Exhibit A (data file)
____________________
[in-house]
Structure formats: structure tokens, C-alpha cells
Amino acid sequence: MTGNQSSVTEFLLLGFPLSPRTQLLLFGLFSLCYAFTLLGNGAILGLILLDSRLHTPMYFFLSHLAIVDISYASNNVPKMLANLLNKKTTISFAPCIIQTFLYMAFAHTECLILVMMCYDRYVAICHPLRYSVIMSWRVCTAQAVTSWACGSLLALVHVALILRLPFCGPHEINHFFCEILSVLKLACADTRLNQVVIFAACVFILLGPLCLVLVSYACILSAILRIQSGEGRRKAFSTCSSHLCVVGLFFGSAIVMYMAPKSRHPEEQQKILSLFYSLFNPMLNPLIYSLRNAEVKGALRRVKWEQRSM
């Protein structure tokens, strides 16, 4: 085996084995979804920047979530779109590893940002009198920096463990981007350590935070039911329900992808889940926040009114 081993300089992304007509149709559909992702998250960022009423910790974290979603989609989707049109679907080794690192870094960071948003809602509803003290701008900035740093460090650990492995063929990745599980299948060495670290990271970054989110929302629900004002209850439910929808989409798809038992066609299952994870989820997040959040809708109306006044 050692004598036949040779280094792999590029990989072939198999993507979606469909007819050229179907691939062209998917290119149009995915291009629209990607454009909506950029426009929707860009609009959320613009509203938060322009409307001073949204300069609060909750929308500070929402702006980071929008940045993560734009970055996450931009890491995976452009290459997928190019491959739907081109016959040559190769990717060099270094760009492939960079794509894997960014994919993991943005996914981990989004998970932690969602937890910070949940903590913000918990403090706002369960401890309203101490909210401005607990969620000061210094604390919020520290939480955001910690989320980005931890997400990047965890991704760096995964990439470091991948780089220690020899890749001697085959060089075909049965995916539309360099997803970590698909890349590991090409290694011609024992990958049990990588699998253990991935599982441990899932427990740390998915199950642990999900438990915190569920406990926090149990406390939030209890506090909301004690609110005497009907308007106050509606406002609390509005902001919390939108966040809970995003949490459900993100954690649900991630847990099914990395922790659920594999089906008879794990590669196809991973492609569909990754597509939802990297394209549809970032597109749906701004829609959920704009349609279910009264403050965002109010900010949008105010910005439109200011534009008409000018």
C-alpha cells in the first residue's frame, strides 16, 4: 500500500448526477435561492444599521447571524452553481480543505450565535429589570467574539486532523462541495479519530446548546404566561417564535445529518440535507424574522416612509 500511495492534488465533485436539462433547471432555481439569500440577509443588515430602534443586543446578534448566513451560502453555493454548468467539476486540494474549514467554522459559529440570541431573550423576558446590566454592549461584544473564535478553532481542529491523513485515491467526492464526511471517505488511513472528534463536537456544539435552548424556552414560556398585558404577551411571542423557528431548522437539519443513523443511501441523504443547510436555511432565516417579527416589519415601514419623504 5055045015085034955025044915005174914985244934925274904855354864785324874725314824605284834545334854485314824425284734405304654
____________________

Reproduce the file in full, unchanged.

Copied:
[in-house]
Structure formats: structure tokens, C-alpha cells
Amino acid sequence: MTGNQSSVTEFLLLGFPLSPRTQLLLFGLFSLCYAFTLLGNGAILGLILLDSRLHTPMYFFLSHLAIVDISYASNNVPKMLANLLNKKTTISFAPCIIQTFLYMAFAHTECLILVMMCYDRYVAICHPLRYSVIMSWRVCTAQAVTSWACGSLLALVHVALILRLPFCGPHEINHFFCEILSVLKLACADTRLNQVVIFAACVFILLGPLCLVLVSYACILSAILRIQSGEGRRKAFSTCSSHLCVVGLFFGSAIVMYMAPKSRHPEEQQKILSLFYSLFNPMLNPLIYSLRNAEVKGALRRVKWEQRSM
């Protein structure tokens, strides 16, 4: 085996084995979804920047979530779109590893940002009198920096463990981007350590935070039911329900992808889940926040009114 081993300089992304007509149709559909992702998250960022009423910790974290979603989609989707049109679907080794690192870094960071948003809602509803003290701008900035740093460090650990492995063929990745599980299948060495670290990271970054989110929302629900004002209850439910929808989409798809038992066609299952994870989820997040959040809708109306006044 050692004598036949040779280094792999590029990989072939198999993507979606469909007819050229179907691939062209998917290119149009995915291009629209990607454009909506950029426009929707860009609009959320613009509203938060322009409307001073949204300069609060909750929308500070929402702006980071929008940045993560734009970055996450931009890491995976452009290459997928190019491959739907081109016959040559190769990717060099270094760009492939960079794509894997960014994919993991943005996914981990989004998970932690969602937890910070949940903590913000918990403090706002369960401890309203101490909210401005607990969620000061210094604390919020520290939480955001910690989320980005931890997400990047965890991704760096995964990439470091991948780089220690020899890749001697085959060089075909049965995916539309360099997803970590698909890349590991090409290694011609024992990958049990990588699998253990991935599982441990899932427990740390998915199950642990999900438990915190569920406990926090149990406390939030209890506090909301004690609110005497009907308007106050509606406002609390509005902001919390939108966040809970995003949490459900993100954690649900991630847990099914990395922790659920594999089906008879794990590669196809991973492609569909990754597509939802990297394209549809970032597109749906701004829609959920704009349609279910009264403050965002109010900010949008105010910005439109200011534009008409000018």
C-alpha cells in the first residue's frame, strides 16, 4: 500500500448526477435561492444599521447571524452553481480543505450565535429589570467574539486532523462541495479519530446548546404566561417564535445529518440535507424574522416612509 500511495492534488465533485436539462433547471432555481439569500440577509443588515430602534443586543446578534448566513451560502453555493454548468467539476486540494474549514467554522459559529440570541431573550423576558446590566454592549461584544473564535478553532481542529491523513485515491467526492464526511471517505488511513472528534463536537456544539435552548424556552414560556398585558404577551411571542423557528431548522437539519443513523443511501441523504443547510436555511432565516417579527416589519415601514419623504 5055045015085034955025044915005174914985244934925274904855354864785324874725314824605284834545334854485314824425284734405304654